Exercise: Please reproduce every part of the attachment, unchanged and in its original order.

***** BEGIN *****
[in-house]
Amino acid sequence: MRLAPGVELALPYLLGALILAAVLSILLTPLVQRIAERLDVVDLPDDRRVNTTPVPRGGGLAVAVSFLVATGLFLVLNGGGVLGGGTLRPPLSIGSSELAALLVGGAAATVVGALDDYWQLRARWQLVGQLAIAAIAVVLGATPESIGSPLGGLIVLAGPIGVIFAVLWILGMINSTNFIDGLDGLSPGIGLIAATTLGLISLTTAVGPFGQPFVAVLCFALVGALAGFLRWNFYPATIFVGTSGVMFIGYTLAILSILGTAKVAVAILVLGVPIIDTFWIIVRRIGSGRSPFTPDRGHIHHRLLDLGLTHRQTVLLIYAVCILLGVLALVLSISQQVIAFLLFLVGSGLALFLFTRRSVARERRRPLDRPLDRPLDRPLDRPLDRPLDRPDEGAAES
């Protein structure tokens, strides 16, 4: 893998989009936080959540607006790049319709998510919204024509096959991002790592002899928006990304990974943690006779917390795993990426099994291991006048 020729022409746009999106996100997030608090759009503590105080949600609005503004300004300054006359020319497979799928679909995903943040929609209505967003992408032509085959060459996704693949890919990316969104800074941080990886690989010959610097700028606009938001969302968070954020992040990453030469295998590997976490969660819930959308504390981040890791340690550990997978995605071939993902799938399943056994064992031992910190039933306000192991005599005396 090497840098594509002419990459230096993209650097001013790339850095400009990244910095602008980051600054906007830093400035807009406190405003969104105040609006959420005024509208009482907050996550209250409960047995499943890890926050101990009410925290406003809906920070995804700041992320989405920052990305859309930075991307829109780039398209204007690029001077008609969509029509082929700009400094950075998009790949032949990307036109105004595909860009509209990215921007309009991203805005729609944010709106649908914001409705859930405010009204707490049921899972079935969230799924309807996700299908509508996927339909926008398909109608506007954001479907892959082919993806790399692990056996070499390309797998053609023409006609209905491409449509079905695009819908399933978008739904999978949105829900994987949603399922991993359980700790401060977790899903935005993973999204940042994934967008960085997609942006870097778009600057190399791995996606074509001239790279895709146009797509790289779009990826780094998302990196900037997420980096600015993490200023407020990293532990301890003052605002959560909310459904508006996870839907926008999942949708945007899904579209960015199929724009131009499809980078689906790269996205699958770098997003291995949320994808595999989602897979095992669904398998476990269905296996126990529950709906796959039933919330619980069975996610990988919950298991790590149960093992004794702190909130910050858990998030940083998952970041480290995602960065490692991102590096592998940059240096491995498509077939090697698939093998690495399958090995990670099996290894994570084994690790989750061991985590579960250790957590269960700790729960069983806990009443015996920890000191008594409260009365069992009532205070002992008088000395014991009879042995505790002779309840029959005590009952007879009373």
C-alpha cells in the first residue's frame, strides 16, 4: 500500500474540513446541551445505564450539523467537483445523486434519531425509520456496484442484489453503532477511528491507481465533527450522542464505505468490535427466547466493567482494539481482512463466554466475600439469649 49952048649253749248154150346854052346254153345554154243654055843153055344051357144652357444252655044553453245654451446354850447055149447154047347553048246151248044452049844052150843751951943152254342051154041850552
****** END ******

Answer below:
[in-house]
Amino acid sequence: MRLAPGVELALPYLLGALILAAVLSILLTPLVQRIAERLDVVDLPDDRRVNTTPVPRGGGLAVAVSFLVATGLFLVLNGGGVLGGGTLRPPLSIGSSELAALLVGGAAATVVGALDDYWQLRARWQLVGQLAIAAIAVVLGATPESIGSPLGGLIVLAGPIGVIFAVLWILGMINSTNFIDGLDGLSPGIGLIAATTLGLISLTTAVGPFGQPFVAVLCFALVGALAGFLRWNFYPATIFVGTSGVMFIGYTLAILSILGTAKVAVAILVLGVPIIDTFWIIVRRIGSGRSPFTPDRGHIHHRLLDLGLTHRQTVLLIYAVCILLGVLALVLSISQQVIAFLLFLVGSGLALFLFTRRSVARERRRPLDRPLDRPLDRPLDRPLDRPLDRPDEGAAES
């Protein structure tokens, strides 16, 4: 893998989009936080959540607006790049319709998510919204024509096959991002790592002899928006990304990974943690006779917390795993990426099994291991006048 020729022409746009999106996100997030608090759009503590105080949600609005503004300004300054006359020319497979799928679909995903943040929609209505967003992408032509085959060459996704693949890919990316969104800074941080990886690989010959610097700028606009938001969302968070954020992040990453030469295998590997976490969660819930959308504390981040890791340690550990997978995605071939993902799938399943056994064992031992910190039933306000192991005599005396 090497840098594509002419990459230096993209650097001013790339850095400009990244910095602008980051600054906007830093400035807009406190405003969104105040609006959420005024509208009482907050996550209250409960047995499943890890926050101990009410925290406003809906920070995804700041992320989405920052990305859309930075991307829109780039398209204007690029001077008609969509029509082929700009400094950075998009790949032949990307036109105004595909860009509209990215921007309009991203805005729609944010709106649908914001409705859930405010009204707490049921899972079935969230799924309807996700299908509508996927339909926008398909109608506007954001479907892959082919993806790399692990056996070499390309797998053609023409006609209905491409449509079905695009819908399933978008739904999978949105829900994987949603399922991993359980700790401060977790899903935005993973999204940042994934967008960085997609942006870097778009600057190399791995996606074509001239790279895709146009797509790289779009990826780094998302990196900037997420980096600015993490200023407020990293532990301890003052605002959560909310459904508006996870839907926008999942949708945007899904579209960015199929724009131009499809980078689906790269996205699958770098997003291995949320994808595999989602897979095992669904398998476990269905296996126990529950709906796959039933919330619980069975996610990988919950298991790590149960093992004794702190909130910050858990998030940083998952970041480290995602960065490692991102590096592998940059240096491995498509077939090697698939093998690495399958090995990670099996290894994570084994690790989750061991985590579960250790957590269960700790729960069983806990009443015996920890000191008594409260009365069992009532205070002992008088000395014991009879042995505790002779309840029959005590009952007879009373």
C-alpha cells in the first residue's frame, strides 16, 4: 500500500474540513446541551445505564450539523467537483445523486434519531425509520456496484442484489453503532477511528491507481465533527450522542464505505468490535427466547466493567482494539481482512463466554466475600439469649 49952048649253749248154150346854052346254153345554154243654055843153055344051357144652357444252655044553453245654451446354850447055149447154047347553048246151248044452049844052150843751951943152254342051154041850552